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How to write Effective Audit Observations: Putting the Quality in Audit Reports - Webinar

  • ID: 4455254
  • Webinar
  • 90 Minutes
  • Online Compliance Panel
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This webinar will provide the basic principles for writing effective audit observations. The audit observations represent the end result of weeks of reviews, analyses, interviews and discussions.

Objectives of the Presentation
After completing this program, participants will be able to: - Understand the report writing provisions in the Standards of the Institute of Internal Auditors
- Write audit reports that meet the needs of your audit clients and prompt them to take action on your recommendations
- Write audit findings using the five elements of an audit observation: criteria, condition, cause, consequences, and corrective action
- Understand the typical audit report structure for various types of reports
- Understand the mandatory information required for every audit report and other best practices
- Improve the quality of your audit reports through techniques that address tone, clarity, conciseness, and accuracy

Why Should you Attend?

The audit observation is the most important part of an audit report. It represents the end result of weeks of reviews, analysis, interviews and discussions. It is used to bring significant issues to their attention that needs to be addressed. How well you communicate that information is critical to influencing the readers and getting the results you are seeking. A well-written audit observation will capture the readers’ attention and focus them on the important issues in the report that needs to be addressed.

A well written audit report adds value to your clients by providing information that is accurate, objective, clear, concise, constructive, complete and timely. In addition to audit reports, these elements can also apply to all kinds of writings including: Executive summaries, fraud investigations, consulting reports, memos and general correspondence.

The key to writing an effective audit observation is having a comprehensive structured process. The Institute of Internal Auditors recommends a process known as the 5Cs: - Criteria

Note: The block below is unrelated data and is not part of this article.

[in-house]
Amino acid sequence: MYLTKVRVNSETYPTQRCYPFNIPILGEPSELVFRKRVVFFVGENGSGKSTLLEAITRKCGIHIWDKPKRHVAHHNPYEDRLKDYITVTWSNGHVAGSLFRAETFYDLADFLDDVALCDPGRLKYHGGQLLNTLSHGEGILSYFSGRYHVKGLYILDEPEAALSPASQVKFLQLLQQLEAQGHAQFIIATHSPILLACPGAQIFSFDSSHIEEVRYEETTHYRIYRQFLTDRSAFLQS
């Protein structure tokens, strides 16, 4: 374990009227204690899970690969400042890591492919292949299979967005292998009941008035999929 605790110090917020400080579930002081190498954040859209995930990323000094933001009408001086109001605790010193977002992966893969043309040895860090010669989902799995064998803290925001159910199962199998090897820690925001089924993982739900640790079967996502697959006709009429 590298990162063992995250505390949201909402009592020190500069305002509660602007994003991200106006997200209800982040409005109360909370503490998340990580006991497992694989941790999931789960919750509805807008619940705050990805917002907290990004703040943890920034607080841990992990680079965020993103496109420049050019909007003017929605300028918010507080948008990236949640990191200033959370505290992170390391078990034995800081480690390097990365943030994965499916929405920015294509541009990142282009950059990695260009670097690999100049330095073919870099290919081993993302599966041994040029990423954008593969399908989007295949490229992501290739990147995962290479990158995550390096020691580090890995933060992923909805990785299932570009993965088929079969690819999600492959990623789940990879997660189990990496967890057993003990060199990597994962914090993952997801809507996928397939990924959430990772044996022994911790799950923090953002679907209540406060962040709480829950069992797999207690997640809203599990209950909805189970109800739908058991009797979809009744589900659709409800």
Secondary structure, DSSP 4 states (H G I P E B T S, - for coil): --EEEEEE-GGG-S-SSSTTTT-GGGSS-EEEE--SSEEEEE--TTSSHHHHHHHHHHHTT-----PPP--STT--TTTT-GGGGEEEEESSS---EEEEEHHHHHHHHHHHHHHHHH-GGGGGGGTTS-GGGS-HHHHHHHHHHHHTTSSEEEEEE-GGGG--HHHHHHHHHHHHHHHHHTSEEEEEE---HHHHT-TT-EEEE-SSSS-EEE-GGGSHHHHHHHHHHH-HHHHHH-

- Condition
- Cause
- Consequences (Effect)
- Corrective Action (Recommendation)

As you develop conclusions, findings and recommendations, you must present them to your client in a logical, complete and objective way. This process provides an easy way to consistently develop and present your observations. The components in this process include all the information you will need to inform and persuade.

Developing this process can be an important tool for completing and reporting observations in a timely and comprehensive way. It allows you to present those findings to your reader in a logical, complete and objective manner and, thus, enhances the chances of the client’s buy-in and their agreement to your recommendations.

This process can also serve as a basis for review by supervisors and managers. It is supported by your work papers and gives complete and clear details of your analysis and the basis for your findings.

Areas Covered
- Review the following recommended observation standards in detail:
- Criteria (Standard used for comparison of area under review)
- Condition (Current status used in the comparison)
- Cause (Reason that the Condition does not meet the Criteria)
- Consequence (Risk if not corrected)
- Corrective Actions (Action needed to manage the risk)
- Exercises for each component

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  • Jonnie T. Keith Jonnie T. Keith,

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  • Chief Audit Executives
  • Audit Directors
  • Audit Supervisors
  • Audit Managers
  • Staff Auditors
  • Government Auditors
  • Compliance Auditors
  • Internal Control Specialists
  • Public Accountants
  • Accounting Analysts
  • Business Analysts
  • Quality Control Specialists
  • Manual Developers
  • Accounting Managers
  • Quality / Operations VPs
  • Directors
  • Payroll Managers
  • Finance Managers
  • CPAs who perform bookkeeping services for clients
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